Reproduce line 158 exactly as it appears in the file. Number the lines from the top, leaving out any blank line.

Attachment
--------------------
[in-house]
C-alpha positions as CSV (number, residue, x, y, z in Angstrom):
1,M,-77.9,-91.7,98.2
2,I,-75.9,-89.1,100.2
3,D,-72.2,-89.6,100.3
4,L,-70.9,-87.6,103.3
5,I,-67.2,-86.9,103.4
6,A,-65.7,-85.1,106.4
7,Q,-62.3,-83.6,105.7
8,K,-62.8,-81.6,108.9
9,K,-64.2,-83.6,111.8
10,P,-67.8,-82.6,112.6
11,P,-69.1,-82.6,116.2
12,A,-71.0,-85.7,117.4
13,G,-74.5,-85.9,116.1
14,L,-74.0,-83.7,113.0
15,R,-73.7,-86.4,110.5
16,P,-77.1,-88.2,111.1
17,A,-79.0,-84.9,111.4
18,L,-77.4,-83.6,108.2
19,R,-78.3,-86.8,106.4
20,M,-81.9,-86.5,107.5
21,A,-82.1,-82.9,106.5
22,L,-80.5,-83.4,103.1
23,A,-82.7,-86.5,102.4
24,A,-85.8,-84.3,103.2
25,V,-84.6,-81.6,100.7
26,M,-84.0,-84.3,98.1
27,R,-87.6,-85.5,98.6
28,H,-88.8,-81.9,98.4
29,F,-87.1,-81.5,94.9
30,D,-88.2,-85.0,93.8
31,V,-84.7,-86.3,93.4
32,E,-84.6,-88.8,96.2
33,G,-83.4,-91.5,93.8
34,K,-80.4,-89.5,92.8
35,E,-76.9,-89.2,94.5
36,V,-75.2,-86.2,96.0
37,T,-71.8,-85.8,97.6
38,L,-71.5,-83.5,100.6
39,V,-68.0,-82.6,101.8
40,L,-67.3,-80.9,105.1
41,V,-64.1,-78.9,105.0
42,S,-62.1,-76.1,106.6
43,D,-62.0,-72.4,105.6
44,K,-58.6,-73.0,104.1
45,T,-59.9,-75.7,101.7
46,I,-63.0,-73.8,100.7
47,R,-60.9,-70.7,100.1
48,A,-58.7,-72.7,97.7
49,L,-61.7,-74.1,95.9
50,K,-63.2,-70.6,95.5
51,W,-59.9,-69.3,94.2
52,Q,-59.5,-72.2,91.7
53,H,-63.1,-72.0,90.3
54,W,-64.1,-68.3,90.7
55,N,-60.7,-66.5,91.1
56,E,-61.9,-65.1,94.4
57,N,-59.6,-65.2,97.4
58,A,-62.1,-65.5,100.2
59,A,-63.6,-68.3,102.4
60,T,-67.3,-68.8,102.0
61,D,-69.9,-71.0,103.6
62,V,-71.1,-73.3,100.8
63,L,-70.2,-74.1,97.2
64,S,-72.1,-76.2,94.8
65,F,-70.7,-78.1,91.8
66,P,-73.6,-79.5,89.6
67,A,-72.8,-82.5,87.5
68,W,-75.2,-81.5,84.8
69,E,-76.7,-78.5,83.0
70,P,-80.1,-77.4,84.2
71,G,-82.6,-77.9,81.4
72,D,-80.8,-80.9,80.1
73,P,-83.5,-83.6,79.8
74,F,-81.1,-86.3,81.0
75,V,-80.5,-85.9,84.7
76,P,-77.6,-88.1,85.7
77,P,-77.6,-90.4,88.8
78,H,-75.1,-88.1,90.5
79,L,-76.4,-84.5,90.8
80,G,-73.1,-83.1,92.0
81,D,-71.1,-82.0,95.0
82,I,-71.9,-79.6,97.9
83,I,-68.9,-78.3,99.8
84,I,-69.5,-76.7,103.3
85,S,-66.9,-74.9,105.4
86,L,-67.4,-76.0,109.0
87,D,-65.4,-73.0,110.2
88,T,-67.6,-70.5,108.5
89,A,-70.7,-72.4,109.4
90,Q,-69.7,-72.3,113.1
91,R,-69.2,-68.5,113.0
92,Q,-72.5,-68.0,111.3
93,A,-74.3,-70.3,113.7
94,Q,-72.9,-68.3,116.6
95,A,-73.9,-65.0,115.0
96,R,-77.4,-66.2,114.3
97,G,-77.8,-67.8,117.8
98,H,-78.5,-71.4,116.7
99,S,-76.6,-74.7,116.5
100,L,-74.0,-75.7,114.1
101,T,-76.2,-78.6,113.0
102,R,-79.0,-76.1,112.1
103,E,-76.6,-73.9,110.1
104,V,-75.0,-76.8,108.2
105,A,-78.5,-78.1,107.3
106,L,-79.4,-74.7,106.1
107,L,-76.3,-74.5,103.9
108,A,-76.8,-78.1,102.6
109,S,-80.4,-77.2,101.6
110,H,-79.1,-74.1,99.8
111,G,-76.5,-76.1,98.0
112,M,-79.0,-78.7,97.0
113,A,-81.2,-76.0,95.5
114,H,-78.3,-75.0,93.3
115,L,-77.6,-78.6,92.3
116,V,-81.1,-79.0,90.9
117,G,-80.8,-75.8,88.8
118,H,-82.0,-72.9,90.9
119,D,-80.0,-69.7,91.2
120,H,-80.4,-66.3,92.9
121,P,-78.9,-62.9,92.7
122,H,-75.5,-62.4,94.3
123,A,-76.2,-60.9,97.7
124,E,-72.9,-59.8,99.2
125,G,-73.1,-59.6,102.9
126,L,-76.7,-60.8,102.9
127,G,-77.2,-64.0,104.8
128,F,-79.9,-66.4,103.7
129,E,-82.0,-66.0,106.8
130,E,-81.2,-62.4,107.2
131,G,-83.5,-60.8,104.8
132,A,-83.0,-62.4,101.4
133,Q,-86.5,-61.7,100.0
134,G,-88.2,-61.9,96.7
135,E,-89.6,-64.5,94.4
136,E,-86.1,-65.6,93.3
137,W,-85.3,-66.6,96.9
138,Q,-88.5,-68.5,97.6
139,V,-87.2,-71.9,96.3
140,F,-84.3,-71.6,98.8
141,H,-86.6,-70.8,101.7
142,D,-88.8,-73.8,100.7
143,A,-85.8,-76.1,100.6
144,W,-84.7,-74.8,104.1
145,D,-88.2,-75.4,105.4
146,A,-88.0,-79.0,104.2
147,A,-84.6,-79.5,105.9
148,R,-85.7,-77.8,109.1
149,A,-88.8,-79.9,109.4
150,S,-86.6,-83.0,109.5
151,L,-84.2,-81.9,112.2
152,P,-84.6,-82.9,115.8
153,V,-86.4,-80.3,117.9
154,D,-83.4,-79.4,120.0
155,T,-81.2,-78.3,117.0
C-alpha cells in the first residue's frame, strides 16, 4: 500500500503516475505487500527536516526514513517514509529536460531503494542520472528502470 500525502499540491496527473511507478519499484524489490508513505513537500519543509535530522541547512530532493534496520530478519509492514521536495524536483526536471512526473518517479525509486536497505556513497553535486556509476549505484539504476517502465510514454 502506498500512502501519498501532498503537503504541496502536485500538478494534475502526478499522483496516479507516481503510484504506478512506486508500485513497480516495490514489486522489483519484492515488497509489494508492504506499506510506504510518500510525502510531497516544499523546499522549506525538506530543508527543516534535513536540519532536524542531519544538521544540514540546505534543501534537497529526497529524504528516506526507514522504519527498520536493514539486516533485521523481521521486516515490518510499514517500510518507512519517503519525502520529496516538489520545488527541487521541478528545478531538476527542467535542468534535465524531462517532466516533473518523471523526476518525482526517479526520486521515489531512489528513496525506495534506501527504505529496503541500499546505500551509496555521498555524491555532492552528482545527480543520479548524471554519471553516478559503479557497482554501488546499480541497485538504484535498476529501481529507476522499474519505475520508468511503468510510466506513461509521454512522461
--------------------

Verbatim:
C-alpha cells in the first residue's frame, strides 16, 4: 500500500503516475505487500527536516526514513517514509529536460531503494542520472528502470 500525502499540491496527473511507478519499484524489490508513505513537500519543509535530522541547512530532493534496520530478519509492514521536495524536483526536471512526473518517479525509486536497505556513497553535486556509476549505484539504476517502465510514454 502506498500512502501519498501532498503537503504541496502536485500538478494534475502526478499522483496516479507516481503510484504506478512506486508500485513497480516495490514489486522489483519484492515488497509489494508492504506499506510506504510518500510525502510531497516544499523546499522549506525538506530543508527543516534535513536540519532536524542531519544538521544540514540546505534543501534537497529526497529524504528516506526507514522504519527498520536493514539486516533485521523481521521486516515490518510499514517500510518507512519517503519525502520529496516538489520545488527541487521541478528545478531538476527542467535542468534535465524531462517532466516533473518523471523526476518525482526517479526520486521515489531512489528513496525506495534506501527504505529496503541500499546505500551509496555521498555524491555532492552528482545527480543520479548524471554519471553516478559503479557497482554501488546499480541497485538504484535498476529501481529507476522499474519505475520508468511503468510510466506513461509521454512522461